What Exactly Are AT1 Bank Bonds And How Come Credit Suisse’s Were Completely Wiped Out

Digital Zeitgeist – What Exactly Are AT1 Bank Bonds And How Come Credit Suisse’s Were Completely Wiped Out

The Global Financial System is Under Strain Because of a Conflict Over Who Should Suffer Losses First in The Event That a Bank Fails

After the takeover of Credit Suisse by its larger rival UBS, which was brokered by the Swiss government, the global banking system is under renewed pressure because the deal wiped out the investment of bondholders who owned approximately $17 billion (£14 billion) of risky Credit Suisse debt.


What exactly has taken place?

The most recent worries are centred on a type of bank debt that was introduced after the financial crisis of 2008. This debt had been designed to increase banks’ safety buffers while tackling the “too big to fail” risk that they might require government support in a crisis. However, it appears that this debt may not be working as intended.

The bonds, which are meant to turn into equity (stock) in the event that a lender has financial difficulties, are referred to as additional tier 1 (AT1) bank debt.

The Swiss Financial Market Supervisory Authority (Finma) said that the purchase of Credit Suisse would result in a “complete writedown” of the value of all of the bank’s AT1 notes. This indicates that the bondholders would lose their whole investment as a result of the takeover.

This has caused the markets to become unsettled and has spurred a sell-off in other bank debt, as investors hurry to analyse if the same may happen for their holdings of AT1 debt in other banks, in a market that is worth more than $275 billion.

What is AT1 bank debt?

Banks are subject to stringent regulations as a result of the crucial role that they play as the suppliers of financing to millions of individuals and companies. These regulations include requirements about the amount of money that banks should keep aside to absorb potential losses.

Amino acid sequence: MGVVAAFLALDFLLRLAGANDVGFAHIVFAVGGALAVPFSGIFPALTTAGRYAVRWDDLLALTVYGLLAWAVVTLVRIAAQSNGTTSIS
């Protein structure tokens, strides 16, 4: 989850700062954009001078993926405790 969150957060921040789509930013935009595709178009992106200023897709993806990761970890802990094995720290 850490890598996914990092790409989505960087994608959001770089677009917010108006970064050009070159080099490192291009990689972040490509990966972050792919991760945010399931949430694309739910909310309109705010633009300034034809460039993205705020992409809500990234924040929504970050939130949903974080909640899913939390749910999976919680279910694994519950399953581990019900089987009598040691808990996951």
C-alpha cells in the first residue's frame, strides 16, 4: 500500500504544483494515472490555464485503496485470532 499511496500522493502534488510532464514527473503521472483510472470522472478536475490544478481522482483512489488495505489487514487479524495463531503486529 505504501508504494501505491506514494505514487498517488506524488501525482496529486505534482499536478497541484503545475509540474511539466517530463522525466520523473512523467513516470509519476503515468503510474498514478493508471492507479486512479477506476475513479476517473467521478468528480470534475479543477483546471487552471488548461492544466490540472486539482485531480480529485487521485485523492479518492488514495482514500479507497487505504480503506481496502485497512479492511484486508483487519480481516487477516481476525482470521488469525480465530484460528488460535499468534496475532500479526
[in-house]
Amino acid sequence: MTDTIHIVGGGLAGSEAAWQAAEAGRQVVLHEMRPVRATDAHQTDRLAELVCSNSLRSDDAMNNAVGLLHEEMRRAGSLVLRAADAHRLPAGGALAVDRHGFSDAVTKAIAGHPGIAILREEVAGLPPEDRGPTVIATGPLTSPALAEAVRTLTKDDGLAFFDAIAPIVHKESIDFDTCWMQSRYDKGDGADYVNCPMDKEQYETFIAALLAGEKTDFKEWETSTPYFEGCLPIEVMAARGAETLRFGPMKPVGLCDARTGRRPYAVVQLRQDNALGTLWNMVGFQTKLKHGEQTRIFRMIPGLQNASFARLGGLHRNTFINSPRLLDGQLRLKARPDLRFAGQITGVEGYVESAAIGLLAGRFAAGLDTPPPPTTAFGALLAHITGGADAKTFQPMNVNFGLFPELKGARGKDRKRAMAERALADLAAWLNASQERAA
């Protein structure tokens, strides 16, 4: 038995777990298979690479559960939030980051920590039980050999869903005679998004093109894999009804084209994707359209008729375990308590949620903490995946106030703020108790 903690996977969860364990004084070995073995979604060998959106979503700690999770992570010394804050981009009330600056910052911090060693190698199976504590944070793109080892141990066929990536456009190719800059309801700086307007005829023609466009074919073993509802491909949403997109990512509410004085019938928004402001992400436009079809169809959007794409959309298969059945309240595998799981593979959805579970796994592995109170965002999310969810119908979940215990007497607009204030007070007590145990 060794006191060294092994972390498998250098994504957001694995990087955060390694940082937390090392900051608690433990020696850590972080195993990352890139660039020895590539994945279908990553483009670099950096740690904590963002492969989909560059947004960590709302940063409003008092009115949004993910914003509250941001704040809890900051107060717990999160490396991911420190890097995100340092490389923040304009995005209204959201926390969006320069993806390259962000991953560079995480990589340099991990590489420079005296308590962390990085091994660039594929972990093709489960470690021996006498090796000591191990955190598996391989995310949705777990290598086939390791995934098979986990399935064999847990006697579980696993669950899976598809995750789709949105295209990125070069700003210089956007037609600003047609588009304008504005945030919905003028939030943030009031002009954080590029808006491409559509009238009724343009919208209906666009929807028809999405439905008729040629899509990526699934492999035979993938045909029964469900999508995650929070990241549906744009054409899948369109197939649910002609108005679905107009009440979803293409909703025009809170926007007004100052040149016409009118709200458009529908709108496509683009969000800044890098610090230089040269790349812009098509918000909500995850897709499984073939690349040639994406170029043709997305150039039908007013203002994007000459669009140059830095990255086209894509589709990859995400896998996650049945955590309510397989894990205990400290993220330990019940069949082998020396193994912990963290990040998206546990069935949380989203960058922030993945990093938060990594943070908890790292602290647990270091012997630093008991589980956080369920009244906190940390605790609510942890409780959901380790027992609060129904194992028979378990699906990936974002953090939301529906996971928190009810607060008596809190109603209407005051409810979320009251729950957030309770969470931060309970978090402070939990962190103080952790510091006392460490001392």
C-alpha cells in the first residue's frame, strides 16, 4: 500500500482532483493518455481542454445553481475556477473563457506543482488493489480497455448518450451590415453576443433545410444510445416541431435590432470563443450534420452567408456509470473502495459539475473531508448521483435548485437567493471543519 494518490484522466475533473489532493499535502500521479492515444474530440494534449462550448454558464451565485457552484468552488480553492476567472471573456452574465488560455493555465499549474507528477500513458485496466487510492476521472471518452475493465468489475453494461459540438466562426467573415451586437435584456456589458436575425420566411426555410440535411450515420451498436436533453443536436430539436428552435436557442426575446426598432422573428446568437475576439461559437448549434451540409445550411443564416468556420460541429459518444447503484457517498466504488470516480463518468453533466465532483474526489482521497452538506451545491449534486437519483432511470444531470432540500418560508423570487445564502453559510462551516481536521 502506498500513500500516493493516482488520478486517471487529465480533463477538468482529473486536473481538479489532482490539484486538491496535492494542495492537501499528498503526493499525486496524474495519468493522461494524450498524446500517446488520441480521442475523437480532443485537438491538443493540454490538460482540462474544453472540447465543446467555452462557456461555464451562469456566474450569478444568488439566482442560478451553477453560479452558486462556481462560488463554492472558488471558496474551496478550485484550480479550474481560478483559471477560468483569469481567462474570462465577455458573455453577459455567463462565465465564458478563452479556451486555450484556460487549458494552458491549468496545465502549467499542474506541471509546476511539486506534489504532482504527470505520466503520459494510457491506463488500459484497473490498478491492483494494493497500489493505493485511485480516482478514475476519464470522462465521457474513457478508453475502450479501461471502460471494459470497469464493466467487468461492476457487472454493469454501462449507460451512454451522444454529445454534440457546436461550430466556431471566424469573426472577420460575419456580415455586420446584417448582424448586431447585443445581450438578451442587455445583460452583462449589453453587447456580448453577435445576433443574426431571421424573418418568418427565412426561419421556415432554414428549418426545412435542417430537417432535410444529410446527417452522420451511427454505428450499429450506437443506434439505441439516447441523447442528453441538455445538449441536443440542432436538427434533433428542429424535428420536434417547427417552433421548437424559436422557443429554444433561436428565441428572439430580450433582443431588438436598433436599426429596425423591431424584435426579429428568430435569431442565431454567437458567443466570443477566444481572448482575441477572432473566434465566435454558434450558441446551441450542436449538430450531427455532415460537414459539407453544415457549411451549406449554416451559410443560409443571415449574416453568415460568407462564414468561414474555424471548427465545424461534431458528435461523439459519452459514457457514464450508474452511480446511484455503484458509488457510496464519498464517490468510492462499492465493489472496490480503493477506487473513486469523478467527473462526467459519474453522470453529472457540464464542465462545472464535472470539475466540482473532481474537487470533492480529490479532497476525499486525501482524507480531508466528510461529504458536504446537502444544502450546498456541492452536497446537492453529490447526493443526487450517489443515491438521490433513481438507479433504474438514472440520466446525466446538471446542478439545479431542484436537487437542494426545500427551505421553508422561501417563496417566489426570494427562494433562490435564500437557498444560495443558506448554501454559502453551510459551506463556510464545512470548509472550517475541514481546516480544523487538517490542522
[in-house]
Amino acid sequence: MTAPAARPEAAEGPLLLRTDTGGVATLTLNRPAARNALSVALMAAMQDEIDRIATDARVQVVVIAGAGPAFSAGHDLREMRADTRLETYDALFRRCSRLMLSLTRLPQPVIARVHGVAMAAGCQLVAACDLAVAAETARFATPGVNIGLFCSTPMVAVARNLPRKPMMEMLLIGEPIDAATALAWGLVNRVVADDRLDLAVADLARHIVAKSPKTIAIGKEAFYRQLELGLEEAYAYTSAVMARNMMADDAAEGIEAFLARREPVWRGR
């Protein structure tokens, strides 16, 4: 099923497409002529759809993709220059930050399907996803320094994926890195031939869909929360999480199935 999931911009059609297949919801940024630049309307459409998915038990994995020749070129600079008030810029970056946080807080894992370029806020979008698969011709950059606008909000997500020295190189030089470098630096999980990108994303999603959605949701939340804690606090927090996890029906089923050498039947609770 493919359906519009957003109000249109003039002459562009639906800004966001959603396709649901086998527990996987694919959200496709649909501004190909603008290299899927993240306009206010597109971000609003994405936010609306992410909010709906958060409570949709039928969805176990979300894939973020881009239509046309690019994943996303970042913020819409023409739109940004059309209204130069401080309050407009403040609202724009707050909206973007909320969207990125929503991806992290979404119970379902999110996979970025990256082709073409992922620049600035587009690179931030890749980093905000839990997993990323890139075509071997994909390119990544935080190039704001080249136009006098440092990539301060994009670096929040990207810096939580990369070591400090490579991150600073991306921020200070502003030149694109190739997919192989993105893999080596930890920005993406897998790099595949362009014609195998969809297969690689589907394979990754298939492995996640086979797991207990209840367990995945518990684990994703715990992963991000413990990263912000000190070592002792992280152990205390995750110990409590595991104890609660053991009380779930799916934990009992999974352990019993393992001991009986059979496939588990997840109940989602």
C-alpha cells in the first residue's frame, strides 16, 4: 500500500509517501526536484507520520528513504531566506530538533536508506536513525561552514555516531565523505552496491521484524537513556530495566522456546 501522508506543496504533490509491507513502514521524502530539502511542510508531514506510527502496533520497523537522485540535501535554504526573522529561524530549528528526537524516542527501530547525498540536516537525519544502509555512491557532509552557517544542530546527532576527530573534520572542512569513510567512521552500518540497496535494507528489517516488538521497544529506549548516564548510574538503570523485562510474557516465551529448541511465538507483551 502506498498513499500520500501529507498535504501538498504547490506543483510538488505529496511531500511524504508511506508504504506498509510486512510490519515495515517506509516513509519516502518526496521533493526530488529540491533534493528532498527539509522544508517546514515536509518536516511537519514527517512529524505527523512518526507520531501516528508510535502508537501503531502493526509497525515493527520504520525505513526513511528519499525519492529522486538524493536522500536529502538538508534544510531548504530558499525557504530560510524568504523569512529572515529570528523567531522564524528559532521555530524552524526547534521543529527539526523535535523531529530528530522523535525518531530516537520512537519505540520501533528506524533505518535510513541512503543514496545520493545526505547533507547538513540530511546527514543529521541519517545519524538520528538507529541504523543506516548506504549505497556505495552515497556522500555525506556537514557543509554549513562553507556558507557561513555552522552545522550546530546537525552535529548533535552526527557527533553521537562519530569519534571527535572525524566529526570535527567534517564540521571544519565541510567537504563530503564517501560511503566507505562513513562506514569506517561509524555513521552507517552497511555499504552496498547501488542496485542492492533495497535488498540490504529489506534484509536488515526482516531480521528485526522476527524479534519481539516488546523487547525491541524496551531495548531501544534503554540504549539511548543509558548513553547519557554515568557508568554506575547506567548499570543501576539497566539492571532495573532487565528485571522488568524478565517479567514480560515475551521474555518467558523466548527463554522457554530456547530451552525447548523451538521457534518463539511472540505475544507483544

In order to accomplish this, financial institutions keep a certain amount of capital on hand, which essentially refers to the money that is raised from shareholders and other investors, in addition to any profit that is retained. This capital is intended to act as a shock absorber in times of extreme stress.

Banks are required to maintain a number of distinct levels of capital, each of which is divided into tiers (much like a wedding cake), as a result of the laws that have been tightened after the 2008 financial crisis.

Common equity tier 1 capital is at the very top of the capital structure. It is the major source of financing for banks and is comprised of shareholders’ equity as well as retained profits.

After that comes AT1 capital, which is often made up of hybrid bonds. This is the next tier below. AT1 bonds are a form of debt that is issued by a bank and have the ability to be converted into equity if the bank’s capital levels fall below the criteria. These bonds are also frequently referred to as contingent convertible bonds, or CoCos. This contributes to the reduction of debts while also providing a boost to the bank’s capitalisation.